Tractor fuel use is another important consideration in many farming operations. Tractor fuel use for the same operation can vary depending on gear selection, engine rpm, and tractor size. A number of extension publications are available that describe how to optimize fuel use. However, it is important to know how much fuel is being used to gauge your potential fuel savings. Although newer tractors are beginning to include equipment to track fuel use as part of their in-cab display, this feature is not yet widespread. A simple option that we used was filling the tractor before and after each field work operation at a recently calibrated fuel pump and recording the fuel used. Using this information with the number of acres the tractor covered, we were able to calculate fuel use for many of our common field activities.

A final area of energy use is propane or natural gas. Unfortunately, tracking heating fuel consumption can be difficult depending on the use and type of fuel. In our case, we had a handful of natural gas meters that monitored different buildings of our dairy, swine, and cropping operations. Utility bills for these meters gave us a reasonably accurate indication of energy use, but some estimates had to be made where natural gas heated both water and the air in our buildings. Propane use can be tricky to monitor if a tank is filled only a few times per year and it supplies heating energy to different buildings or parts of a farm. One area where propane use can be more easily measured is for drying grain. Energy use for grain drying is very high and generally spans a very short period, but knowing the amount of fuel used is important to compare the costs of on-farm drying versus other options.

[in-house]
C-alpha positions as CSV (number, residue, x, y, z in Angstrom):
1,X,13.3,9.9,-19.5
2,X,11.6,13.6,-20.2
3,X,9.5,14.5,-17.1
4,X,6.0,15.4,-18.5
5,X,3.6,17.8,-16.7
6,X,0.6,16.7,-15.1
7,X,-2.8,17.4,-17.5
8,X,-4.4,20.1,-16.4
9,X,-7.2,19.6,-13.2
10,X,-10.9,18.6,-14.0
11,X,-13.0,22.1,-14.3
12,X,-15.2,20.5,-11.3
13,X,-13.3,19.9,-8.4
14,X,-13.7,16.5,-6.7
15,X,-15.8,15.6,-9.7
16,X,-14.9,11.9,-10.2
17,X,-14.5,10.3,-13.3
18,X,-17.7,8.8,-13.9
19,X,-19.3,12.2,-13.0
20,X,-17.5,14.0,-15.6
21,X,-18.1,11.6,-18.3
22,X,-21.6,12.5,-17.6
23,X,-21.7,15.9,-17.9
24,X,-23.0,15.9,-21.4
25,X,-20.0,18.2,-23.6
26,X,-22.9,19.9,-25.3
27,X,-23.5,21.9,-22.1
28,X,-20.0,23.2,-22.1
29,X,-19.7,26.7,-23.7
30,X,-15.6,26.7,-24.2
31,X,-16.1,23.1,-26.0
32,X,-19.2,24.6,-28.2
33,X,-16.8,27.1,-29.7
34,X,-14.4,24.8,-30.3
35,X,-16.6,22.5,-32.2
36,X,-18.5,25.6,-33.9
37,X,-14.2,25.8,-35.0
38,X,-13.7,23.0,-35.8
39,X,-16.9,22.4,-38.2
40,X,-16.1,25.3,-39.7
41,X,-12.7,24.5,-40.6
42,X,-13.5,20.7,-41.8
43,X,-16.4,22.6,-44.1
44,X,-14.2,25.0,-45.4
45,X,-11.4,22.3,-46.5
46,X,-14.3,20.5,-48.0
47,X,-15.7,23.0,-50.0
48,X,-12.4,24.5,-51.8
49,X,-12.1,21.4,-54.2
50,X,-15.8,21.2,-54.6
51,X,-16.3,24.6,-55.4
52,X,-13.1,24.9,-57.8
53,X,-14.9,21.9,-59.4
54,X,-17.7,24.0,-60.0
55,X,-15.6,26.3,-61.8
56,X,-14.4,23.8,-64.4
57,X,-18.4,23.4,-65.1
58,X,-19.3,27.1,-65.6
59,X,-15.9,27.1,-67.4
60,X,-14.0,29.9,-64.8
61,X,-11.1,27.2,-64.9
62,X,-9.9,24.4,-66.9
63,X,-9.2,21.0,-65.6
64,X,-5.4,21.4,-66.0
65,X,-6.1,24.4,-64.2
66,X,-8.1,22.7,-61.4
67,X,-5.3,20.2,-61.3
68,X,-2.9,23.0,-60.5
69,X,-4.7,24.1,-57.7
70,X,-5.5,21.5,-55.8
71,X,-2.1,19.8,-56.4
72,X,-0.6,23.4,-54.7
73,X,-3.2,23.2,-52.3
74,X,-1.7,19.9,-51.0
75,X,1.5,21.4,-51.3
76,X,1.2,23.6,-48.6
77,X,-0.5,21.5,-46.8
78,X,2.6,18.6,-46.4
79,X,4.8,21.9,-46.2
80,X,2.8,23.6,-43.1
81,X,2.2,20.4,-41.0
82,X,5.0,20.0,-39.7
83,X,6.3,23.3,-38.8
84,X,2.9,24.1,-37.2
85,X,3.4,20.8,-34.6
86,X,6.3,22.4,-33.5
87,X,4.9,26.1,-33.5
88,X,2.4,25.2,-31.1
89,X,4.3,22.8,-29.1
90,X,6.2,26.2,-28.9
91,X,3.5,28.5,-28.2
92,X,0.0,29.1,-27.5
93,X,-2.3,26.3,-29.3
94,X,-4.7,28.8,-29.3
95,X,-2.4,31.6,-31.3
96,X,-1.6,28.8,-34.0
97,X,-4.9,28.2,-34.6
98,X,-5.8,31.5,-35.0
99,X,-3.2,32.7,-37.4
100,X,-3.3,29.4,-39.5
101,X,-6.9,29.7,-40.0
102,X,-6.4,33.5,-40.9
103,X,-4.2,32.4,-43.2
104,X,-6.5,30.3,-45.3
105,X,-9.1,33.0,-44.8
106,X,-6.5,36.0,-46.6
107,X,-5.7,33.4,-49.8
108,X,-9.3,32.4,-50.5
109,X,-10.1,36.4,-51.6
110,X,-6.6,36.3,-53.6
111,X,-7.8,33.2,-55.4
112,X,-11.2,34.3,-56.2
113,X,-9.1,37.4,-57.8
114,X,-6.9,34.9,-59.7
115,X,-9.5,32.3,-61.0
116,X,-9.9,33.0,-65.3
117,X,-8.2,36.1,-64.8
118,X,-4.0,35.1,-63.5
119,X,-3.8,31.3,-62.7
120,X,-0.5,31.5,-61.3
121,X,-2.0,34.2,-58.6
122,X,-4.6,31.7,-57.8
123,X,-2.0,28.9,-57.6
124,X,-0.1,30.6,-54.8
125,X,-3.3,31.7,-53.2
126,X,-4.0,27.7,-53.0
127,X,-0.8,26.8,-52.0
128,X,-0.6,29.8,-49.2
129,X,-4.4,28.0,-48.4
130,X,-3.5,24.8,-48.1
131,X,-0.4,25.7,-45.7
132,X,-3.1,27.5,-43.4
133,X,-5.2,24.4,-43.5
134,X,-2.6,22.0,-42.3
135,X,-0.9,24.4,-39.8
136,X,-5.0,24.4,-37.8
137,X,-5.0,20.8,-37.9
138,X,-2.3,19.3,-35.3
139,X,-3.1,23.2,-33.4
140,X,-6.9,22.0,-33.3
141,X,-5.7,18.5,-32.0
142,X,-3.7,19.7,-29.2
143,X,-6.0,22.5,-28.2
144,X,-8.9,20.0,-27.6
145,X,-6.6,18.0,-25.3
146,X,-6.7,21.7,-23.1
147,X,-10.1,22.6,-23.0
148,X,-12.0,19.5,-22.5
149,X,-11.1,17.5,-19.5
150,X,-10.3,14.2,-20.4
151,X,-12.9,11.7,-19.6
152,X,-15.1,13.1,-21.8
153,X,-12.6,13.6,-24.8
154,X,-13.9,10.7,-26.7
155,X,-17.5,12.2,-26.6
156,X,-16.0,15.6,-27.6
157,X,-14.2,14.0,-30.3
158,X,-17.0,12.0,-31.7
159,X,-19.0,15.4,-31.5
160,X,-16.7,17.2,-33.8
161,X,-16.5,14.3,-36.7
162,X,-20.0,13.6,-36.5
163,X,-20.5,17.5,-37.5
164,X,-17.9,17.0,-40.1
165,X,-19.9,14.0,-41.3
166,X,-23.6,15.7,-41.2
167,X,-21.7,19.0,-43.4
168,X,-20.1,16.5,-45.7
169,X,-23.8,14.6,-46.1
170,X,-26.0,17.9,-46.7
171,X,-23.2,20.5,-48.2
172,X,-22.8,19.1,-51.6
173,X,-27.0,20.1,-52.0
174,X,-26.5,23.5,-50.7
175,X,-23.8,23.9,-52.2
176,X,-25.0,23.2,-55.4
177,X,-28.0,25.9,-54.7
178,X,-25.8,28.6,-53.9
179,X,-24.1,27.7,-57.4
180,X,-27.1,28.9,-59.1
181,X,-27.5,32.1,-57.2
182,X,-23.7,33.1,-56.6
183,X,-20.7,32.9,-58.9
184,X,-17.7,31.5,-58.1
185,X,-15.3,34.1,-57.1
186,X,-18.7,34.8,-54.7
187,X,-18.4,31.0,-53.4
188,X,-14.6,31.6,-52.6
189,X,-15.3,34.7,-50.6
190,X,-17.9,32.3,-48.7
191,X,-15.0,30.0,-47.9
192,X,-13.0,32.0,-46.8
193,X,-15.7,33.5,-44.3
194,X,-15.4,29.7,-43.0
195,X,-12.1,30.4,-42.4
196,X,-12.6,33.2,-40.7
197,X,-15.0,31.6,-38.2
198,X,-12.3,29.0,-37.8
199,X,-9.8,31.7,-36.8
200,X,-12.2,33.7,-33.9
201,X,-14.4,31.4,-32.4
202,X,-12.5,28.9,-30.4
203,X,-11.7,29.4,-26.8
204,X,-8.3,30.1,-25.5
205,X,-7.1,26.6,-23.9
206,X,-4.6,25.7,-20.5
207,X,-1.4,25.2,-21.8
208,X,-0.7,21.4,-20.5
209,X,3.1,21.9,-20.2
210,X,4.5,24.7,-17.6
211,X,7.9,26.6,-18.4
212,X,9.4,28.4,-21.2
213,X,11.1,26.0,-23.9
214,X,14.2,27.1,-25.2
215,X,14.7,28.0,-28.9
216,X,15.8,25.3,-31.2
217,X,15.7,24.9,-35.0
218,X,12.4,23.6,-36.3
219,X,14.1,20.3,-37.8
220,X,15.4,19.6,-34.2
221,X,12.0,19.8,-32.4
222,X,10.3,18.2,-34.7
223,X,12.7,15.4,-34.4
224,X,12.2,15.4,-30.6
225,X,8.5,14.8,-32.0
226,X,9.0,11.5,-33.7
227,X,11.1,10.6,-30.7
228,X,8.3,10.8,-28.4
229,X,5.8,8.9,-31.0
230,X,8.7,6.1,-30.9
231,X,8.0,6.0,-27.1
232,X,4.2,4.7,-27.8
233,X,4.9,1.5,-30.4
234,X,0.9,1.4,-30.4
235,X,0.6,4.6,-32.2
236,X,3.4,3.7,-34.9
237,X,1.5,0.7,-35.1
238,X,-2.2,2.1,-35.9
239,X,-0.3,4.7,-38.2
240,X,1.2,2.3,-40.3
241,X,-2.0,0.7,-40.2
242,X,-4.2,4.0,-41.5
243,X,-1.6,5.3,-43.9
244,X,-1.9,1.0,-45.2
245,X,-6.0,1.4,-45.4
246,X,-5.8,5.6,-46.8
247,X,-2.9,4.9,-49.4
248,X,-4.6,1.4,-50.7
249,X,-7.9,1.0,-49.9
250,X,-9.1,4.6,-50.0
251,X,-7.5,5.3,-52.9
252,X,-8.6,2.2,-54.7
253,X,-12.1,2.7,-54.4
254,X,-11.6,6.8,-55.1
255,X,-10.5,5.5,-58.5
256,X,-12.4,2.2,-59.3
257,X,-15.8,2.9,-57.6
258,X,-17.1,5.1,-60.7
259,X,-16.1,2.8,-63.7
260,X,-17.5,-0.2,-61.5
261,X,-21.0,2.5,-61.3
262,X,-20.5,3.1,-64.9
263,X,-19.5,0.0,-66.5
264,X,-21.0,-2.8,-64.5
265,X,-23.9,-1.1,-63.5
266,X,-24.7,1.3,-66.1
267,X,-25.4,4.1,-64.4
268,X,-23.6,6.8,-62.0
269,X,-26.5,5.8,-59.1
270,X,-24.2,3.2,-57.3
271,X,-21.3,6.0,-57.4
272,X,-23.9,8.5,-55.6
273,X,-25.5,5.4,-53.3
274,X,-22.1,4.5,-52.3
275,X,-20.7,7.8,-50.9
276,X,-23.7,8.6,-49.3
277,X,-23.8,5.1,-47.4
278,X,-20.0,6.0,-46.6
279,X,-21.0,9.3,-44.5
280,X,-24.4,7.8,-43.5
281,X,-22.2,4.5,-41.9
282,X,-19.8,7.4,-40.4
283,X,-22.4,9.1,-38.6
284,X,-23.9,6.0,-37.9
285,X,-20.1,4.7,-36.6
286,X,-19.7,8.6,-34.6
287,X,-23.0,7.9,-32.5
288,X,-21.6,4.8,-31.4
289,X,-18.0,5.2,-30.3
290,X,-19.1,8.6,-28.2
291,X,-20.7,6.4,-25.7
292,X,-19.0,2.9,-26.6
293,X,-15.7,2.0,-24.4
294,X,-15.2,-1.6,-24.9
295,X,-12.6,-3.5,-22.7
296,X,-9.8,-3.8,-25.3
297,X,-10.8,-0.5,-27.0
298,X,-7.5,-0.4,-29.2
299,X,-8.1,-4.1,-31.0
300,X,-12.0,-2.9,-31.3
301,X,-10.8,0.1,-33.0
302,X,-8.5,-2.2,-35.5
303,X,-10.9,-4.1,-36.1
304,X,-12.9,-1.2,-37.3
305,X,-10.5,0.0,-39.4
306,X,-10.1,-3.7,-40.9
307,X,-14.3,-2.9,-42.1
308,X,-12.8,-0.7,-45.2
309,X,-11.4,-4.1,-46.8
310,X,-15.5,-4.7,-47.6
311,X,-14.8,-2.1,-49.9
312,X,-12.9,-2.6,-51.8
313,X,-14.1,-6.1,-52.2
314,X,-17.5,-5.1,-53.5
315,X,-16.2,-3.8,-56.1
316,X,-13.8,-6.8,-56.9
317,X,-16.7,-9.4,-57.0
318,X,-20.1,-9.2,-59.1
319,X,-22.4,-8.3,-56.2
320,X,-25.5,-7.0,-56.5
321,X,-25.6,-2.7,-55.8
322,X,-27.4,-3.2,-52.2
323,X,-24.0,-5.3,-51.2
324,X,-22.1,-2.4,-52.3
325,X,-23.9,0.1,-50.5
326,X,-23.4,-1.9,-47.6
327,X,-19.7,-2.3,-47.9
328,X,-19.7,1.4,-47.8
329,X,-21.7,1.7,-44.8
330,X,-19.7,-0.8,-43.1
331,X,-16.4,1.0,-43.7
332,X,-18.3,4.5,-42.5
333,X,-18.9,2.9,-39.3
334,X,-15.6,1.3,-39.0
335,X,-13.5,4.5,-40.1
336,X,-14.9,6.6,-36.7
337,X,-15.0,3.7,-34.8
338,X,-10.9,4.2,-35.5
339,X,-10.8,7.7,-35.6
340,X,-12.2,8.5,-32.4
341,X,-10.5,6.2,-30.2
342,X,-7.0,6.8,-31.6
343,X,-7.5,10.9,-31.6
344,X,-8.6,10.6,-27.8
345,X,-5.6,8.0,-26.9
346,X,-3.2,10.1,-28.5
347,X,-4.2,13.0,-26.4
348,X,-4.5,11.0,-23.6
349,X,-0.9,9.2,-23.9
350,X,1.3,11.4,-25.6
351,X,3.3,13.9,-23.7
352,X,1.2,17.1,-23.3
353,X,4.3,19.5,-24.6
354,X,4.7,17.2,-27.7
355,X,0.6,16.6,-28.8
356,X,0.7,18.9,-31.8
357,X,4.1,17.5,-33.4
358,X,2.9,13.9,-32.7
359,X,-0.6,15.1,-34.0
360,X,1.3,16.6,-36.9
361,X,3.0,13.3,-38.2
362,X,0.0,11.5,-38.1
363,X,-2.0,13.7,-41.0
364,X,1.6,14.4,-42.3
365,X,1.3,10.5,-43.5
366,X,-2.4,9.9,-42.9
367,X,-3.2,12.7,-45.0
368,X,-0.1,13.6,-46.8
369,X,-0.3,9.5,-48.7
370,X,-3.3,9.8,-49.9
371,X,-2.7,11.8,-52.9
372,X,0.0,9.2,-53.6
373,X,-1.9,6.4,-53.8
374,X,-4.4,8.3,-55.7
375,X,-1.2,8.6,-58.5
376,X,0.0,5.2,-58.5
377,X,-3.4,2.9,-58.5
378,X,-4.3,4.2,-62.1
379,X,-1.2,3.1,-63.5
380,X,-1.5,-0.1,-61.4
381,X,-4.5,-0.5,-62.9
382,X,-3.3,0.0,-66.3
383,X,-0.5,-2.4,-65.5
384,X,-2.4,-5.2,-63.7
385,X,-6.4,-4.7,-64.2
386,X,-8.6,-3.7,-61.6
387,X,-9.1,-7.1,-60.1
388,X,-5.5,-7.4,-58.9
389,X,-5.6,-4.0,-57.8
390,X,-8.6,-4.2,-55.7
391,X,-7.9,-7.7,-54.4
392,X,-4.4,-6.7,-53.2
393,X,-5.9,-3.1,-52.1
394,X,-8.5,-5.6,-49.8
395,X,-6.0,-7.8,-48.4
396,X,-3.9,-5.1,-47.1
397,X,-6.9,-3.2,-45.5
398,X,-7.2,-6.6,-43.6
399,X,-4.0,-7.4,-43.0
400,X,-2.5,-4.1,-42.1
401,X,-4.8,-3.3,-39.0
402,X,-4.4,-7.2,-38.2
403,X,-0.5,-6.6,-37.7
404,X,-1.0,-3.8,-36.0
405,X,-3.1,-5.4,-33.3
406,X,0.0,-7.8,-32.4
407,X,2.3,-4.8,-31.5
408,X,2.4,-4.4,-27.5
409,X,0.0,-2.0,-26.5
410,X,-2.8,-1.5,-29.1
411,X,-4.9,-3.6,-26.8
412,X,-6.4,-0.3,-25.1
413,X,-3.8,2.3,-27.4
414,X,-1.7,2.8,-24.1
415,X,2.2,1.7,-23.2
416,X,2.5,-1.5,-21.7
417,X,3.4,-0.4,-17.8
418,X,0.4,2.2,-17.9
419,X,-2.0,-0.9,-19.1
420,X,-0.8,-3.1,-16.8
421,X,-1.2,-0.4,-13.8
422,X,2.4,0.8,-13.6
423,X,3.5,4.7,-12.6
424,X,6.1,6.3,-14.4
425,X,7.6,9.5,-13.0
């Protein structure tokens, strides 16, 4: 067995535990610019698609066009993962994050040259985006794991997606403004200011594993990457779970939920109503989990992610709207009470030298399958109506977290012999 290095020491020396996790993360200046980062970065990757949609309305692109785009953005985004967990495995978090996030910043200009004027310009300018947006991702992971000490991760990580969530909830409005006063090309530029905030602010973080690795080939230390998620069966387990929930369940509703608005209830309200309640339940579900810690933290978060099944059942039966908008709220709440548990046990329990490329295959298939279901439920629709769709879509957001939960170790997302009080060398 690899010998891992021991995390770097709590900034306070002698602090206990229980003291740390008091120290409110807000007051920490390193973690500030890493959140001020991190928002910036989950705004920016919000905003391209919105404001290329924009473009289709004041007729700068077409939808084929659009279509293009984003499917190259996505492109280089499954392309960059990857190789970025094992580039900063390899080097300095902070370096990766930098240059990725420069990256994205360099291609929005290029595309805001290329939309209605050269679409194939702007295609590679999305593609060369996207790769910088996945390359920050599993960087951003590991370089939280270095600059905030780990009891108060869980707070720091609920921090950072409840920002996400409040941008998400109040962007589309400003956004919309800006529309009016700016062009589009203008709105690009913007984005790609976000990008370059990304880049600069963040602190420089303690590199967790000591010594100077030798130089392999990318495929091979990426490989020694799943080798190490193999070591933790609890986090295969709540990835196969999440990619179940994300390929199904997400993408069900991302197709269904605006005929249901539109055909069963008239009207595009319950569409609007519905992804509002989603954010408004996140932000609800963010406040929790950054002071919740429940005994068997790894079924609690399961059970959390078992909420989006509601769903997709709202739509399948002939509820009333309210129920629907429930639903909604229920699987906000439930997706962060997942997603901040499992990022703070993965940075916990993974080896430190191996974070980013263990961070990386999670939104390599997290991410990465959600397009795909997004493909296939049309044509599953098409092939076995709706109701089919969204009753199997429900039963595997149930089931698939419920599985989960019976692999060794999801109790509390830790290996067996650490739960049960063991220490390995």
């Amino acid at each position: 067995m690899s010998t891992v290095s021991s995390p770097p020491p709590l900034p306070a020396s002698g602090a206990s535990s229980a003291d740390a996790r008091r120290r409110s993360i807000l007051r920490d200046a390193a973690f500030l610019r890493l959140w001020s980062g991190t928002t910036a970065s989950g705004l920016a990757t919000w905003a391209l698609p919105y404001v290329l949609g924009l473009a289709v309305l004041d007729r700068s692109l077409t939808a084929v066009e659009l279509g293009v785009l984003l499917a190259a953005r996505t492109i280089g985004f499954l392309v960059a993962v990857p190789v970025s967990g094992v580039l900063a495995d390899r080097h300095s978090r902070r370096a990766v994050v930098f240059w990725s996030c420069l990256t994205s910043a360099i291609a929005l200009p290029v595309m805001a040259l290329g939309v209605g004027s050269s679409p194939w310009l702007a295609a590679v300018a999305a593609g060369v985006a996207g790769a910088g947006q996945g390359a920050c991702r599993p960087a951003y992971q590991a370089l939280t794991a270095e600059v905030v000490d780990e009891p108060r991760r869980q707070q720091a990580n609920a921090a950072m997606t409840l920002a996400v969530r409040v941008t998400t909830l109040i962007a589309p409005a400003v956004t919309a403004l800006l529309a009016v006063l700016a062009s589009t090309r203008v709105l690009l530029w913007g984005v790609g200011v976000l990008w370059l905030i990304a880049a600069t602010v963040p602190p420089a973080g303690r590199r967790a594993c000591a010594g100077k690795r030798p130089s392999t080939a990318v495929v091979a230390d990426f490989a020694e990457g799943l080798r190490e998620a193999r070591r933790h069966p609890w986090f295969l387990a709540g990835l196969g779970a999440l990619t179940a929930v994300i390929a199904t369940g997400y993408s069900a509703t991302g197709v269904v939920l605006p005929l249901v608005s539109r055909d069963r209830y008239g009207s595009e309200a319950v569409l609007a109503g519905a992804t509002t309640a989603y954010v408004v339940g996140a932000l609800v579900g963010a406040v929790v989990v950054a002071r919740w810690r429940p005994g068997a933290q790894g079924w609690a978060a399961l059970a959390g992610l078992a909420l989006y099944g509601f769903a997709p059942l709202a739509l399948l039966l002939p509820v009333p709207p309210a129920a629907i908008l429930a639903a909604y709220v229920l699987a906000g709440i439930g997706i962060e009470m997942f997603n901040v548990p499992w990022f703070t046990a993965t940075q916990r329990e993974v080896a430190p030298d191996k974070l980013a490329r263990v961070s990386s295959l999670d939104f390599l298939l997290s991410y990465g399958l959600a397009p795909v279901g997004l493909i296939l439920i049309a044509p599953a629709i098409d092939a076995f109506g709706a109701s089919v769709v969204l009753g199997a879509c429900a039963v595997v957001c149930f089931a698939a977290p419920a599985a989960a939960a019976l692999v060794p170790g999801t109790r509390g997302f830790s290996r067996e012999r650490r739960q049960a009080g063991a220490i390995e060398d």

The cost of purchasing energy is currently the major reason why farmers are interested in their energy use. However, energy consumption data can help farmers as they begin to think about producing their own energy. With decreasing costs of solar energy production equipment and continued advancements in anaerobic digestion of manures, farmers are in a good place to consider how renewable energy could become part of their energy and cost saving strategies. Improving energy efficiency is also important as consumers increase demand for sustainably produced foods. The key to meeting these goals is understanding energy use in farming operations, and the key to understanding energy use is enhanced by monitoring. If you would like more information, contact the renewable energy staff at the WCROC by calling (320) 589-1711 or by visiting us online